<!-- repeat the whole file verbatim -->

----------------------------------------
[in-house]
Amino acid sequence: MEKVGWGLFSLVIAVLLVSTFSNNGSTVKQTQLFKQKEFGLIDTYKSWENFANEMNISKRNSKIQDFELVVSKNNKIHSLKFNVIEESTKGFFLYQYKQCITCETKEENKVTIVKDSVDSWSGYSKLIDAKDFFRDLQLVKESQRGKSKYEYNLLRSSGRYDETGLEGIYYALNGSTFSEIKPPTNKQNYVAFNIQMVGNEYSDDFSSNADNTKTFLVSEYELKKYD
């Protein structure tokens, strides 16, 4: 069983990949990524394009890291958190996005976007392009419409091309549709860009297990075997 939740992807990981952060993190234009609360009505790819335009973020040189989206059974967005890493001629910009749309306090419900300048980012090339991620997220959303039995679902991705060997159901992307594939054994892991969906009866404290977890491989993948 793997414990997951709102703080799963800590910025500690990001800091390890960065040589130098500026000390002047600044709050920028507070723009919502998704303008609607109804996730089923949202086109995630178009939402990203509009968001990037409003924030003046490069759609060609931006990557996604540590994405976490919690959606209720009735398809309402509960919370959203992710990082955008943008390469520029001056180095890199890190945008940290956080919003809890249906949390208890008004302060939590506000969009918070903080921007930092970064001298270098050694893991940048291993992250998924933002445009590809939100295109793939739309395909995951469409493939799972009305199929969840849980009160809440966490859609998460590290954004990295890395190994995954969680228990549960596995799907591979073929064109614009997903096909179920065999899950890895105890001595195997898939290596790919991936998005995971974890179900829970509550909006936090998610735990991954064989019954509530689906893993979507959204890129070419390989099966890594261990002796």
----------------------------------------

[in-house]
Amino acid sequence: MEKVGWGLFSLVIAVLLVSTFSNNGSTVKQTQLFKQKEFGLIDTYKSWENFANEMNISKRNSKIQDFELVVSKNNKIHSLKFNVIEESTKGFFLYQYKQCITCETKEENKVTIVKDSVDSWSGYSKLIDAKDFFRDLQLVKESQRGKSKYEYNLLRSSGRYDETGLEGIYYALNGSTFSEIKPPTNKQNYVAFNIQMVGNEYSDDFSSNADNTKTFLVSEYELKKYD
């Protein structure tokens, strides 16, 4: 069983990949990524394009890291958190996005976007392009419409091309549709860009297990075997 939740992807990981952060993190234009609360009505790819335009973020040189989206059974967005890493001629910009749309306090419900300048980012090339991620997220959303039995679902991705060997159901992307594939054994892991969906009866404290977890491989993948 793997414990997951709102703080799963800590910025500690990001800091390890960065040589130098500026000390002047600044709050920028507070723009919502998704303008609607109804996730089923949202086109995630178009939402990203509009968001990037409003924030003046490069759609060609931006990557996604540590994405976490919690959606209720009735398809309402509960919370959203992710990082955008943008390469520029001056180095890199890190945008940290956080919003809890249906949390208890008004302060939590506000969009918070903080921007930092970064001298270098050694893991940048291993992250998924933002445009590809939100295109793939739309395909995951469409493939799972009305199929969840849980009160809440966490859609998460590290954004990295890395190994995954969680228990549960596995799907591979073929064109614009997903096909179920065999899950890895105890001595195997898939290596790919991936998005995971974890179900829970509550909006936090998610735990991954064989019954509530689906893993979507959204890129070419390989099966890594261990002796």